If you stopped blogging might you have more to blog about?

Laptop-notebook-working-outsideI’m aware that a certain paradox is in play when I’m blogging. Spending time writing about communications issues consumes time that I could be using for communications research.

If I stopped blogging I might actually have more to blog about. This is because I would be spending more time cultivating my knowledge, studying and learning, and less time committing my thoughts to paper. It seems that blogging comes with an opportunity-cost.

There’s a wider issue here too. I have a sense that, if I was to detach myself from the tools which I use to blog, I may also spend less time writing about the minutiae of communications and instead focus on some of the bigger issues.

Having access to an iPhone means I can always take notes, wherever and whenever I want. The downside, inevitably, is that I also waste time on low-grade activities, such as checking my Twitter and LinkedIn updates.

If I ditched my iPhone perhaps I would be less distracted. If I went further and removed all writing/recording equipment, I may also find that I have more time to spend on activities that are of themselves rich sources of inspiration for content. At least I would have made space for those activities.

I recently heard a news report about Prince (Rogers Nelson) who recently passed away. The journalist said that Prince would often invite journalists to interview him, but not necessarily permit them to use any kind of recording device, including pens and paper.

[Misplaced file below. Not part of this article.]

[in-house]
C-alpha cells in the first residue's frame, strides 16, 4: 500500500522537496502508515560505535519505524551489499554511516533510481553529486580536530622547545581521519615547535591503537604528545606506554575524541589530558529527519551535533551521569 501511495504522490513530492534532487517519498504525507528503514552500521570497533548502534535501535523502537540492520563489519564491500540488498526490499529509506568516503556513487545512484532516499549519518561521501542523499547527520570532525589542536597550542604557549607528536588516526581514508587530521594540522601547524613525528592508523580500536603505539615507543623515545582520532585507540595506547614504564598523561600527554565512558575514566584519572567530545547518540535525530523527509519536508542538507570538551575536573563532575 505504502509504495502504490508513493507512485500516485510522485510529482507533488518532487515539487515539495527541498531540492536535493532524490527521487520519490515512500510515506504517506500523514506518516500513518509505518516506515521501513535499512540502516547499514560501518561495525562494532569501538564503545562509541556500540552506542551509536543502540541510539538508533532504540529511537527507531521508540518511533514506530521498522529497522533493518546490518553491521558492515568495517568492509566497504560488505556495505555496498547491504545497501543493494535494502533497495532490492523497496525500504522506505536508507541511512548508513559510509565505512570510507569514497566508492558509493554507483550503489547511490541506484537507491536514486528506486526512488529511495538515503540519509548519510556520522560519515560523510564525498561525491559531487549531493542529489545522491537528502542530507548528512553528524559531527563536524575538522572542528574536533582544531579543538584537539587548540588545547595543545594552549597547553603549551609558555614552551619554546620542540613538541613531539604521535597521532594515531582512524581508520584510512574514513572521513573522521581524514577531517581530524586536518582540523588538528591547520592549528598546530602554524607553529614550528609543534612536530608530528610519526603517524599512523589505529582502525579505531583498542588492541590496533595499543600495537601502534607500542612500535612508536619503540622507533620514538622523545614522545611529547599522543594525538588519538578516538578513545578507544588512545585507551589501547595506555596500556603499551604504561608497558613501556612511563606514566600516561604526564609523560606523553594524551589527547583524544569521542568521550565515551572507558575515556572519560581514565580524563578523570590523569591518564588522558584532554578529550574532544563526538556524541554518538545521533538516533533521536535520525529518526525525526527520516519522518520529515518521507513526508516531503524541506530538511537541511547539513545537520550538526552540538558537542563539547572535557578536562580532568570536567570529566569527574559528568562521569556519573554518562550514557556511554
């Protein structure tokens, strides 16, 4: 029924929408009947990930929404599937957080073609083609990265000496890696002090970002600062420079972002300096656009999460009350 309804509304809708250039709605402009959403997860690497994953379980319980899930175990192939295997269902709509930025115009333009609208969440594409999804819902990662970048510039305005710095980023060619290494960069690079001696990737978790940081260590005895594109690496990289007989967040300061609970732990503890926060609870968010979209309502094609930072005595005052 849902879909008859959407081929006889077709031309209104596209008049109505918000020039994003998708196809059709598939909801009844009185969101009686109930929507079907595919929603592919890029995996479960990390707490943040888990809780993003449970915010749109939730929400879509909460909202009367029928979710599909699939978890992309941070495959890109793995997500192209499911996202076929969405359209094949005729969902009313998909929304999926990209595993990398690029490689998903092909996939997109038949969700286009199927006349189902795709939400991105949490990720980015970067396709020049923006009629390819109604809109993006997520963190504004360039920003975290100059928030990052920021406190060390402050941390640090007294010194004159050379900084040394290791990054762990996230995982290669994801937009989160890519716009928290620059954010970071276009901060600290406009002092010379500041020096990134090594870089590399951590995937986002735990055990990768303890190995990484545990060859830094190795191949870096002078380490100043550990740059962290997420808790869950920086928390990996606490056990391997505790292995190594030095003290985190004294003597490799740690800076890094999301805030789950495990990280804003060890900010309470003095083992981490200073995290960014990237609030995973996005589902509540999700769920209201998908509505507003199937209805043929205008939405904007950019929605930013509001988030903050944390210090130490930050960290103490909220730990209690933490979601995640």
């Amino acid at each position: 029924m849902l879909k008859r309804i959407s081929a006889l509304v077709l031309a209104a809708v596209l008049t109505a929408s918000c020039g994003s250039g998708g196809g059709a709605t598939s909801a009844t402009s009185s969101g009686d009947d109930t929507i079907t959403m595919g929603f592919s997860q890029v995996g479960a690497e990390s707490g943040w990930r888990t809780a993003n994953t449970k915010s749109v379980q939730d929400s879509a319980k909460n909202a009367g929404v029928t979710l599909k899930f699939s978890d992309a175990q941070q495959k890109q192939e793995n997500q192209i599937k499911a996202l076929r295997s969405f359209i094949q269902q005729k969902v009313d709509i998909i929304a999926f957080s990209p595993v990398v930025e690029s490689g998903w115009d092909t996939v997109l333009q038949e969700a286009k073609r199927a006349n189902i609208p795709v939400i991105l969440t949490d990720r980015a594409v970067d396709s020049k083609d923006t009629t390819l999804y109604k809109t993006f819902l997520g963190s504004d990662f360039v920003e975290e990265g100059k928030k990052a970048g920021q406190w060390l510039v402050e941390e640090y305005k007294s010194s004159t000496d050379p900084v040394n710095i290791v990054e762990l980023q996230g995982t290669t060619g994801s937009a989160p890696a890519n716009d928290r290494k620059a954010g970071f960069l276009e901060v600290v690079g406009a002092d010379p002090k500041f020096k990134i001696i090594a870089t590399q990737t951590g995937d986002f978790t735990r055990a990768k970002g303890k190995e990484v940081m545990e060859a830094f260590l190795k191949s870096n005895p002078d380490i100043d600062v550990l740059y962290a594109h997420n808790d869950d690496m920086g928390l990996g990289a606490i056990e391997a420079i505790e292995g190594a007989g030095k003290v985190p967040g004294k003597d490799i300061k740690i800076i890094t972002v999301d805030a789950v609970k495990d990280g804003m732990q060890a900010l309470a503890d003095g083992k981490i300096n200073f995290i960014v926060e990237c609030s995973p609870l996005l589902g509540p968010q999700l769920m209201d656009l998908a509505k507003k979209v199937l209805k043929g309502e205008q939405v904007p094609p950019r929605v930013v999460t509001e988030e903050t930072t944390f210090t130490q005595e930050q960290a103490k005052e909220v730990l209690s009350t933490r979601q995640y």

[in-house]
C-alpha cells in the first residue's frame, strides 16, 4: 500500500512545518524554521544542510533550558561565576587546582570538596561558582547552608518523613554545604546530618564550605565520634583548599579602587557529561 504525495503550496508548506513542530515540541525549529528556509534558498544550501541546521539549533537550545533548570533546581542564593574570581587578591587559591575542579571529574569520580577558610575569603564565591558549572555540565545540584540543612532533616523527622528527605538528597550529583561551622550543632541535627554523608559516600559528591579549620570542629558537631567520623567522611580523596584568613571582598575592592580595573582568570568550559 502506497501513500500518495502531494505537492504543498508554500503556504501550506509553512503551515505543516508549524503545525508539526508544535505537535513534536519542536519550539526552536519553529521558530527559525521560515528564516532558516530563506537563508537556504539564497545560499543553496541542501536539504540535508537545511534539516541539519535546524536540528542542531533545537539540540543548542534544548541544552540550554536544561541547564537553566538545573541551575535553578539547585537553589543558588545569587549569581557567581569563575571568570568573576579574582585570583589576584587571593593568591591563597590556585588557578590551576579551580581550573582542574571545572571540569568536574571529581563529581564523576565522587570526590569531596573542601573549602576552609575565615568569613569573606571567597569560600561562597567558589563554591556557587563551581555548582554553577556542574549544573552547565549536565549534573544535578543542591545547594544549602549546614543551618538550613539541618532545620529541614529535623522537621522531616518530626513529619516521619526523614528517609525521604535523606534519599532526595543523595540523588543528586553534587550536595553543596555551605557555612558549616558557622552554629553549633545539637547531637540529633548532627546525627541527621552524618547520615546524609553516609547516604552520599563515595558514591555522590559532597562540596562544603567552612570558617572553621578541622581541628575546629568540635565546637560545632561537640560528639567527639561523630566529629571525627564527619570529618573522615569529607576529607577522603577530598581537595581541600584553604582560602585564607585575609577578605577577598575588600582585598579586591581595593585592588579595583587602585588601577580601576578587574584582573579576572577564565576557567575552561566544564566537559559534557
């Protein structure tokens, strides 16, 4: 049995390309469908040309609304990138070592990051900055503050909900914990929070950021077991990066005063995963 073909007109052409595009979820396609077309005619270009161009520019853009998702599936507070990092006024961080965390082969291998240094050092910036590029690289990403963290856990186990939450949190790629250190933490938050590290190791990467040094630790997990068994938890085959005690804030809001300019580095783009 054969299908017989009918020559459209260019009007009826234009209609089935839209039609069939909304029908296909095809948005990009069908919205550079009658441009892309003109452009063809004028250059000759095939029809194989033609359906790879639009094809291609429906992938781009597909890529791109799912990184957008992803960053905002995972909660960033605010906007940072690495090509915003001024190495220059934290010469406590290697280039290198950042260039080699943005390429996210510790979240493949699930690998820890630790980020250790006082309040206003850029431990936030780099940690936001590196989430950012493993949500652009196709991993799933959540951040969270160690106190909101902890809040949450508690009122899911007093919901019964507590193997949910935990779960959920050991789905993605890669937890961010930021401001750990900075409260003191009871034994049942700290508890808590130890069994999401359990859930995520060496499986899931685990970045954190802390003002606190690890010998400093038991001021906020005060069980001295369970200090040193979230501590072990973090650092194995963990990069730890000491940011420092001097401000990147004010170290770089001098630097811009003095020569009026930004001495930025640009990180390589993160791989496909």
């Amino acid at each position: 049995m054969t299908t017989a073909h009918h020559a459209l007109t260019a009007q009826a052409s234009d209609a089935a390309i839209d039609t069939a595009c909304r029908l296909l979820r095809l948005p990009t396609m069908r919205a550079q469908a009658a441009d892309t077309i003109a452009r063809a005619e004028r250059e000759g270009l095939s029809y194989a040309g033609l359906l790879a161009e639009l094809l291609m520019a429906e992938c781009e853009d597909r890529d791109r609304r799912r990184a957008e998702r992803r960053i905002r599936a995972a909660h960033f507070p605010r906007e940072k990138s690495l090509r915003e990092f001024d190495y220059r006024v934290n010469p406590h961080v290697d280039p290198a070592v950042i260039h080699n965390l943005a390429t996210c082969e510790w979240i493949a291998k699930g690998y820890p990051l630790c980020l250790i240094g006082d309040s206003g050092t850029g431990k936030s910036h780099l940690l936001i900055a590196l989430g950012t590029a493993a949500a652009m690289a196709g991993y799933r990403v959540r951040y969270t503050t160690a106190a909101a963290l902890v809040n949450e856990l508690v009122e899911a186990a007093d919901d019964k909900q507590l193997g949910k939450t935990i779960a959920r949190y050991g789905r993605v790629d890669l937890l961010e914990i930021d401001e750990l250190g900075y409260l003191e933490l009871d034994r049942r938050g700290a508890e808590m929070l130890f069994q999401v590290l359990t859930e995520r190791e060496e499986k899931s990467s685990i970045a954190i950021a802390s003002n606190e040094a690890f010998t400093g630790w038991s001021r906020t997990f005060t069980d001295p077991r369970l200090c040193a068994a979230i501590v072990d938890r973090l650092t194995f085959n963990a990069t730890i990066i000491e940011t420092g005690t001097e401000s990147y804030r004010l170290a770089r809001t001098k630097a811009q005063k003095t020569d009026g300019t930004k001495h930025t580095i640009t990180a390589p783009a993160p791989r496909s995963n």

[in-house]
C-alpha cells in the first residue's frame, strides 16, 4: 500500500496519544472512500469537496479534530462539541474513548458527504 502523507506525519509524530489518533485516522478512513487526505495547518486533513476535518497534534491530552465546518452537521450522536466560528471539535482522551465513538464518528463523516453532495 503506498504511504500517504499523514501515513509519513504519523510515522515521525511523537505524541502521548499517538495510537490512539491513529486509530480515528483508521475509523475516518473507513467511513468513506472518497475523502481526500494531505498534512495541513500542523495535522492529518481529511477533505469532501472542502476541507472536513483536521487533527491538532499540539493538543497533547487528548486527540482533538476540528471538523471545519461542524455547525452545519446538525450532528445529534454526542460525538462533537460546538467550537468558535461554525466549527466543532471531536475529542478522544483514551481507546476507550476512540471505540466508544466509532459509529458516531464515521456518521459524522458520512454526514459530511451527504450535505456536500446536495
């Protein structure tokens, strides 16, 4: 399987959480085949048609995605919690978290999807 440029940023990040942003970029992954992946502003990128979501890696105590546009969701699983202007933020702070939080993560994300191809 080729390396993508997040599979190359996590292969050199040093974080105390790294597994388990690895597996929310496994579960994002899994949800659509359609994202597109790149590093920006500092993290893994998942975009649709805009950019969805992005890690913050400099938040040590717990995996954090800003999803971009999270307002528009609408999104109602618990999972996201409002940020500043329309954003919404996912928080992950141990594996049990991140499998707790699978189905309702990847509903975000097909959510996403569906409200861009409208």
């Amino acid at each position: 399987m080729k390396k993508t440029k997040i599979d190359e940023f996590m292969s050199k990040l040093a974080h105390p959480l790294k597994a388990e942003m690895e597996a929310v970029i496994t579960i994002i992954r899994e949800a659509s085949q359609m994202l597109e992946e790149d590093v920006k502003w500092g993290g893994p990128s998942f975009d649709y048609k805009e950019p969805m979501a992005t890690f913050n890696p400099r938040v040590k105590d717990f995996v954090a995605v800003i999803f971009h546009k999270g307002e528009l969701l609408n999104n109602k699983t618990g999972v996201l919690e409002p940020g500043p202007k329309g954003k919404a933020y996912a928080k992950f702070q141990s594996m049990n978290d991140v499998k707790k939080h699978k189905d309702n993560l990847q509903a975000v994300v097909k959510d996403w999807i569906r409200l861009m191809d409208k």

I thought this was not such a bad idea. If you applied that method of writing to your own situation, you may get the best of both worlds; the best and most useful experiences, as well as the best write-ups.

If you left your writing/recording tools at home you could free yourself up to go and do something amazing. Your energies and attention would also be more focused on that activity. Doing all those things would probably mean that you also have something great to write about too.

Furthermore, your brain would naturally remember all the best bits, and filter out all the boring stuff. Your memory has already done the heavy lifting of selecting content, story angles and editing. All the hard work is taken care of. And for the most part you have cut down on wasting time on those ‘low grade’ activities such as checking social media updates.

But there is also a counter view, of course. By prioritising writing and recording, you force yourself to go and do something amazing in order to have something to write about in the first place. Take television presenters, for example. They visit exotic countries and go and do unusual things, to give them something different to say, that people will find of interest.

By starting the process of gathering ideas for blog content, you also kick-start the creative process, not just of blogging, but of doing the very things that you want to write about. It becomes a catalyst for change for you as the writer or blogger.

Additionally, by spending time blogging about small issues, you are creating a path which may ultimately lead to you eventually writing about the larger issues within your industry, not least because you may now be directly involved, not just in writing about them, but also in solving them. This series of opportunities may not have happened, had you not started out in your own small way.

Well, I’ve convinced myself. I’m still for writing and blogging. Though I appreciate the need to balance the time I spend writing and blogging, with the time that I spend ‘doing’. There is a symbiotic relationship between the two, for sure, and they are not mutually exclusive. But I believe there’s a series of adventures out there to be had, and writing and blogging about them can be an important first step towards making them happen.

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